This past week, while considering the many, many things for which I am thankful, I thought about the extraordinary experiences I have had as a cancer physician. There are so many people and stories I recall, but two in particular, which occurred while I was in my training, provided lessons that could never be found in a book.
The first story is of a young man in his early 20s with recurrent leukemia who had developed a bad pneumonia, and was in the ICU on a ventilator. He was alert but unable to talk due to the tube in his throat.
My attending physician asked me to get a bone marrow biopsy to see if there was active leukemia since this would impact on how aggressively we would treat the leukemia. I explained to the patient that I was about to extract a sample of bone marrow from the breast bone (we usually get bone marrow from the hip but were unable to do so because he could not roll over). When I finished the procedure, I told him I was sorry if I had caused him any pain. He shook his head “no” and gave me a thumbs up sign.
Sadly the bone marrow revealed the leukemia was still very active. We explained to the patient and his family that there was little more we could do about the leukemia at that point. He called us into his room soon after and handed us a note that said he wanted us to remove the breathing tube so he could talk to his family during his final hours, even if it shortened his life. After some discussion of the ethics of removing the breathing tube, we honored his wish, and stood aside while he and his family exchanged hugs and tears and expressed their love for each other.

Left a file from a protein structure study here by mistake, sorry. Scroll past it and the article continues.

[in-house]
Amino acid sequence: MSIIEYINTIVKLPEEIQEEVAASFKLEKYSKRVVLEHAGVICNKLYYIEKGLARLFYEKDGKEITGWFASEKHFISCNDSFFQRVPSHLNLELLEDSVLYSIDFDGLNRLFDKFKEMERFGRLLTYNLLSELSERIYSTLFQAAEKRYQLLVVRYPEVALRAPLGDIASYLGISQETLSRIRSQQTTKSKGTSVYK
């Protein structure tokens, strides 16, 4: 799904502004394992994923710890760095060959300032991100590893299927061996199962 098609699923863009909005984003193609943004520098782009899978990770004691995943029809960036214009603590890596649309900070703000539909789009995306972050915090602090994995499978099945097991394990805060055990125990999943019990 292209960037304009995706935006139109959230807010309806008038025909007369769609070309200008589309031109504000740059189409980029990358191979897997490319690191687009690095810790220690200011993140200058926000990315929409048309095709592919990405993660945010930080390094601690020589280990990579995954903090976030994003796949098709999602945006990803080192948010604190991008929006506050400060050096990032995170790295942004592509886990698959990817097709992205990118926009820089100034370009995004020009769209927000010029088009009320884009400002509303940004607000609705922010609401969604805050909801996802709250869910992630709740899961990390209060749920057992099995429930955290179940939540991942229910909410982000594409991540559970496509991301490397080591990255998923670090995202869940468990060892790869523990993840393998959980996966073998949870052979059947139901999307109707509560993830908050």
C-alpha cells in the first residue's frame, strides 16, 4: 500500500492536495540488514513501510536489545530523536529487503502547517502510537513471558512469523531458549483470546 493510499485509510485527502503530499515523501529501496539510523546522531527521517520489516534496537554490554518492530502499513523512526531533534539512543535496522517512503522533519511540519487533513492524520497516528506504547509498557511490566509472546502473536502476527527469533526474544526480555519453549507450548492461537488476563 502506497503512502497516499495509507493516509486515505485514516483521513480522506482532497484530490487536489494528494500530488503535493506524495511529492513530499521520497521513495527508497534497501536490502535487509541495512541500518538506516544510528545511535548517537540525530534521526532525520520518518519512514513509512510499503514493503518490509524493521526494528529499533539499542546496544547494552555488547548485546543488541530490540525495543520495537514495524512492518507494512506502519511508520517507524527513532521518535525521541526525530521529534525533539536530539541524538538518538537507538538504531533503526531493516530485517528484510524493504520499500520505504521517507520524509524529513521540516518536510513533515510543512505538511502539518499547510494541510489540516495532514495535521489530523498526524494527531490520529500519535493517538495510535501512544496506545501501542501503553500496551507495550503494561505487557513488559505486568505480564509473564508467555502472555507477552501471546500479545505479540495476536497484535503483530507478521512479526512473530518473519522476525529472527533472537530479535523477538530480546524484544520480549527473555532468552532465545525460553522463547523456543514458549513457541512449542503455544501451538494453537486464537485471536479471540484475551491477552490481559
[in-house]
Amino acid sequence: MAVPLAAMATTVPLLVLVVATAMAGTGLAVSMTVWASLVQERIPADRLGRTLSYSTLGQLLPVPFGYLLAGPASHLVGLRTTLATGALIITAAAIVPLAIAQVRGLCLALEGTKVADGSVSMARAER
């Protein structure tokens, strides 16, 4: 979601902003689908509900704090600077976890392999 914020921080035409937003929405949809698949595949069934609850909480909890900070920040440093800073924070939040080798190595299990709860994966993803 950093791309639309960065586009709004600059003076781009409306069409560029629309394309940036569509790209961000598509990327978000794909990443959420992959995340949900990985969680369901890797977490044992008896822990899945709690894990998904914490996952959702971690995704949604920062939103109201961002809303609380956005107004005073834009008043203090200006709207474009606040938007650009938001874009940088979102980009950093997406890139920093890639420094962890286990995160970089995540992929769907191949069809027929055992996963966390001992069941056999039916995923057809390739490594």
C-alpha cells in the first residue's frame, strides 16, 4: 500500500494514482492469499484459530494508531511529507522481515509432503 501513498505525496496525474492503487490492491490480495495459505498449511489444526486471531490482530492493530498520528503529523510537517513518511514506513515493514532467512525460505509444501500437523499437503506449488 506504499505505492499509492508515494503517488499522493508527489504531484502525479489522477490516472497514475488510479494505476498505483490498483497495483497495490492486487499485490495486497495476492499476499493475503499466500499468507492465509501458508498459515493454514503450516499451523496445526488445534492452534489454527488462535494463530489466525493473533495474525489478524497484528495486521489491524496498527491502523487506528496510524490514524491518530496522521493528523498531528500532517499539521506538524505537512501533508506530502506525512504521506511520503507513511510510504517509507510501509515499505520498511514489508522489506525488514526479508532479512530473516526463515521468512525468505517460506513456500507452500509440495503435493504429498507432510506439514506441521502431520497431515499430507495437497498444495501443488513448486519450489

He passed away the next morning, but the family was incredibly grateful that he was able to talk to them in their final hours together.
The second story is about a woman with advanced lung cancer who I had cared for in the clinic. On this day she arrived in our emergency room unable to breathe. She had been through chemotherapy and radiation therapy, and there was little more we could do to shrink the cancer. In fact, she was receiving hospice care at home and previously had decided against heroic measures.
Through her gasping breaths she told me she had changed her mind and wanted us to help her breathe even if it required a breathing tube in her throat, even if it would only extend her life by a few days.
This was very much a change in character from the woman I had come to know in the clinic, and I asked her why. She told me she had arrived in the emergency room with her only daughter who was in labor with her first grandchild. The goal the patient had set for herself, which kept her going during her cancer therapy, was to live until she could hold her first grandchild. She did not want to give up on that goal now.
We followed her wishes and put her on a ventilator. Sure enough, about 8 hours later and two stories down, her daughter delivered a healthy baby girl. It took some doing, but we arranged for the mother and newborn to be brought up from maternity to the ICU for a visit with Grandma.
Our patient passed away about two days after having held her granddaughter. One last twist to this incredible story was that we had to be sure the medical record was clear, since the baby had been given the very same name as her grandmother, and was discharged from the hospital the same day her grandmother passed away.
When I think back on these incredible stories, I do not focus on the tragic outcomes. I think about how privileged I was to be part of them, and how much I learned from these remarkable patients and their families—both about how to be a doctor and about why to be a doctor. For that, I am forever thankful.